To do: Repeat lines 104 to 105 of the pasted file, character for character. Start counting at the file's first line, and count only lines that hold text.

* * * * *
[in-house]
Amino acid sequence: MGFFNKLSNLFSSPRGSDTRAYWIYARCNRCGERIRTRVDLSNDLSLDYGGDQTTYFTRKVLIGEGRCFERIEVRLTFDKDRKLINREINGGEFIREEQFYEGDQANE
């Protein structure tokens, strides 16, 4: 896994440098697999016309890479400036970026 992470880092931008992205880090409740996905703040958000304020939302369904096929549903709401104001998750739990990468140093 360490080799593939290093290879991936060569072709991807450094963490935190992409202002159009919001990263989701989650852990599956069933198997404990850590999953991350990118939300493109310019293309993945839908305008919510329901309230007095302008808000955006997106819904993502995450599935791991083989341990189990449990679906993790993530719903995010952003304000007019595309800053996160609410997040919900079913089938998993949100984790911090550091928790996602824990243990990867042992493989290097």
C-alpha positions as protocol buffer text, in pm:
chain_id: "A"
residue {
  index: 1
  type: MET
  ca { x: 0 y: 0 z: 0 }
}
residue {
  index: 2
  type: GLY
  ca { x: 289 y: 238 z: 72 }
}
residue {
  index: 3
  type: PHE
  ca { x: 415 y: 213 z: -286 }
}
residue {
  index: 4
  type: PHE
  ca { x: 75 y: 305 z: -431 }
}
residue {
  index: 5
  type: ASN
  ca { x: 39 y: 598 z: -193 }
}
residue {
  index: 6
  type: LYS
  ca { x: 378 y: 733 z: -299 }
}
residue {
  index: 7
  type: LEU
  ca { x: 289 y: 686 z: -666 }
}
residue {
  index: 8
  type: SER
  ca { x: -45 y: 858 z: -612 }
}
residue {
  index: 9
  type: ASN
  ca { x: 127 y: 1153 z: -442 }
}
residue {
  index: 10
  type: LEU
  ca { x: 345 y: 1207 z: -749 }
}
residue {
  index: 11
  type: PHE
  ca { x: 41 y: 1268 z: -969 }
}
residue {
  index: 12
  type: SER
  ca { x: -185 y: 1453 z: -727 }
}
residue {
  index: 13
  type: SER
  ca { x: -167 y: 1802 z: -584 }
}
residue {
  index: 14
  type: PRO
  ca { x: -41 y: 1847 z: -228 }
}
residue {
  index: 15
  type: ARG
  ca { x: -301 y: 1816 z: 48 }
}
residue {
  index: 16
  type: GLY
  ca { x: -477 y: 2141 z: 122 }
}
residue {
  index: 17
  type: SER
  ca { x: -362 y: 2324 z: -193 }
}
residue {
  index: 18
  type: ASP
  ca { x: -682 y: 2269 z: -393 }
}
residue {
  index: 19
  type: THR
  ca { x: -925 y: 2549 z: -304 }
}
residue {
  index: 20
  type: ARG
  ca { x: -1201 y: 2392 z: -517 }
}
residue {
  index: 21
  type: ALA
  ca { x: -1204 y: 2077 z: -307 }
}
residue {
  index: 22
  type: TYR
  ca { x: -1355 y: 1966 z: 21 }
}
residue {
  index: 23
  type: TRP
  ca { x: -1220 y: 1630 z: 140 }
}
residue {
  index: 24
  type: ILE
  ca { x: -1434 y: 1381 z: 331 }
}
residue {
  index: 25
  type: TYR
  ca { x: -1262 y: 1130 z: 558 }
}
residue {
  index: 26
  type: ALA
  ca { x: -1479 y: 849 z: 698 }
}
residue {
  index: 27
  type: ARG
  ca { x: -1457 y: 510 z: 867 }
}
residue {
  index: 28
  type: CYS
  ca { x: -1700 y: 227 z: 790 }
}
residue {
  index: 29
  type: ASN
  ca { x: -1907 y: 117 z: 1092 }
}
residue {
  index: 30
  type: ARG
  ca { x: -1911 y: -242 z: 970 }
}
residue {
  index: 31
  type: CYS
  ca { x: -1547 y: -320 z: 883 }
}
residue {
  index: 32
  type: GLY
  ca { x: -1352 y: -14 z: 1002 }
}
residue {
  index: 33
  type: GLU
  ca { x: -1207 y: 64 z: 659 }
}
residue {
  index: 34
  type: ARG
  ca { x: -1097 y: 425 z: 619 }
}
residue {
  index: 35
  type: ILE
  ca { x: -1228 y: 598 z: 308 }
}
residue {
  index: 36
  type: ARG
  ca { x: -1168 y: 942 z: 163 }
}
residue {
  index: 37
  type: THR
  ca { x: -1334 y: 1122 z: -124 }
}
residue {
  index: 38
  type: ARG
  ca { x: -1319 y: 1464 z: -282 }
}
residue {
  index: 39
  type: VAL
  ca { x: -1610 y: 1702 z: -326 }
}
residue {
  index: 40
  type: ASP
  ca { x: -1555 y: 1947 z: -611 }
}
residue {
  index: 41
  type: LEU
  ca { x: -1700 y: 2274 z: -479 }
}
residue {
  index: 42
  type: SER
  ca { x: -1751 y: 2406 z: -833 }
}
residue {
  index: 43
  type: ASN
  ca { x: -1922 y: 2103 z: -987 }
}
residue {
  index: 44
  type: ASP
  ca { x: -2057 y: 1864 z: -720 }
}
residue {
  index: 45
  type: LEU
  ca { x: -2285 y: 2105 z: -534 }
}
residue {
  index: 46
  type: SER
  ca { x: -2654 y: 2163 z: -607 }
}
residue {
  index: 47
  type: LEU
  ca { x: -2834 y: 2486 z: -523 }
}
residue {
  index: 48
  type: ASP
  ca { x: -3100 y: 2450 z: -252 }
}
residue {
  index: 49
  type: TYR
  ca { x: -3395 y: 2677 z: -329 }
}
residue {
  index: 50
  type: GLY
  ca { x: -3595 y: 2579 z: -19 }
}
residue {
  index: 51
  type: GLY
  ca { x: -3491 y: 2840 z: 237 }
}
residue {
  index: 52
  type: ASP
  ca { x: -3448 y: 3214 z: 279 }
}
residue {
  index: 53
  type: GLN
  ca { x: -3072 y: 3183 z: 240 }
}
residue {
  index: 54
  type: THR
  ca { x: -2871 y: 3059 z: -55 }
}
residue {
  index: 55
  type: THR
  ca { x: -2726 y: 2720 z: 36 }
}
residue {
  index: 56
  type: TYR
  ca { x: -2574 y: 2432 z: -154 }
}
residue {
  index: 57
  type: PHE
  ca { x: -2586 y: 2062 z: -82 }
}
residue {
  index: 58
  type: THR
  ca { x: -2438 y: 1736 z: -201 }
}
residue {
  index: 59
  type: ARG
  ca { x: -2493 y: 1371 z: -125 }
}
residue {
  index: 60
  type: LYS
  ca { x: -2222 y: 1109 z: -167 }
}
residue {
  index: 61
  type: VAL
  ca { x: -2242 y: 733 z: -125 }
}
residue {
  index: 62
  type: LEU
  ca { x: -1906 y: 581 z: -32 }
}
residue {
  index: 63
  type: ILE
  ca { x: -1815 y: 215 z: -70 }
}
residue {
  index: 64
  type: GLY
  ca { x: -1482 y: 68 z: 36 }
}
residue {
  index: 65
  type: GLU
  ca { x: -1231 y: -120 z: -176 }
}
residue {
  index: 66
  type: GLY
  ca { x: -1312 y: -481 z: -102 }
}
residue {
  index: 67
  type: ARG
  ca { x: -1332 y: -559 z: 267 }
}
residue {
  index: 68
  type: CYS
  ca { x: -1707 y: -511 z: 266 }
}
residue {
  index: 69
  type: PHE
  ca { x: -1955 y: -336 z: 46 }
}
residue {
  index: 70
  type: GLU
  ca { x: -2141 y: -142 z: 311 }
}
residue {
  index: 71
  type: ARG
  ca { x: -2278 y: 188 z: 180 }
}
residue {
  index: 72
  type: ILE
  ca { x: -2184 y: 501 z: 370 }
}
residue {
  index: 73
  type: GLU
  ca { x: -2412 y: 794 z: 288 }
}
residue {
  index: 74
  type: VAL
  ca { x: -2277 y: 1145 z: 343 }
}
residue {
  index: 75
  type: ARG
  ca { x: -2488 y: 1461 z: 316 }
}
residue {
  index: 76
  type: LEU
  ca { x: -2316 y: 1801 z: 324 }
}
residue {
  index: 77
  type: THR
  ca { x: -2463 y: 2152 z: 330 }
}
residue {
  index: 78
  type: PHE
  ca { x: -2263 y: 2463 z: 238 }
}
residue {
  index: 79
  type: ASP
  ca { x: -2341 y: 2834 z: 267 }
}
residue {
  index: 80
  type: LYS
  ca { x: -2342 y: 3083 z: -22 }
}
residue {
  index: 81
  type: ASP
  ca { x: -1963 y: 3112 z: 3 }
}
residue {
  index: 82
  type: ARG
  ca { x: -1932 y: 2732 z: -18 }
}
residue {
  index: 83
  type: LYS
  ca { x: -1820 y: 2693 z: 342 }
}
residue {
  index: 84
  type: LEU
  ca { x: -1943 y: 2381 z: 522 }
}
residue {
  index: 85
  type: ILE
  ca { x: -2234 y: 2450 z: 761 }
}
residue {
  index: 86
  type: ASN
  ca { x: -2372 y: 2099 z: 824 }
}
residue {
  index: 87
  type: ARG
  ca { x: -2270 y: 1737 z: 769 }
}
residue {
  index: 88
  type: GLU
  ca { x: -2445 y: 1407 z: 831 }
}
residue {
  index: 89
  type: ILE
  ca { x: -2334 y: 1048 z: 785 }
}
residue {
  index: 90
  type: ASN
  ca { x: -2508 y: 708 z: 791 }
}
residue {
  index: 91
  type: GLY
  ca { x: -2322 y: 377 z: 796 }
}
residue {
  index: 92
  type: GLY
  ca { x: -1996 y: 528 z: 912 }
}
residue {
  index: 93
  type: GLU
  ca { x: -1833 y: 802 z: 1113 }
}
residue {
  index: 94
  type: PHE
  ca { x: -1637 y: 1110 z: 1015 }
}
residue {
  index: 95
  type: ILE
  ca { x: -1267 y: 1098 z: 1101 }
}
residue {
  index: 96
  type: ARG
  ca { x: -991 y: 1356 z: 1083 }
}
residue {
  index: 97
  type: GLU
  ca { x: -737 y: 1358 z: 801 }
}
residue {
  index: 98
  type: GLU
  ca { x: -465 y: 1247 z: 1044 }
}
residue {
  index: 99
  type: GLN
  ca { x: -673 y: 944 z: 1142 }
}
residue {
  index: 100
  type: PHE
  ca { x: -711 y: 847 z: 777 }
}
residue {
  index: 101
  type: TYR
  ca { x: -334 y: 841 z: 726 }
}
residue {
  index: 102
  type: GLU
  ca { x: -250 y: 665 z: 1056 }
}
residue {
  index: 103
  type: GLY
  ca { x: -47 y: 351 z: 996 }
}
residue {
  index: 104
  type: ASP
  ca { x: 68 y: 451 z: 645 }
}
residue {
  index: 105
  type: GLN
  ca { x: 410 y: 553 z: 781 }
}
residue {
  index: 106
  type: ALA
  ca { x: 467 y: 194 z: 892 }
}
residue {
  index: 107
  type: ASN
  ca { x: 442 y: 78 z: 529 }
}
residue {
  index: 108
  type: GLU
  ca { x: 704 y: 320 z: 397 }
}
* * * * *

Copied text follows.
  ca { x: -1201 y: 2392 z: -517 }
}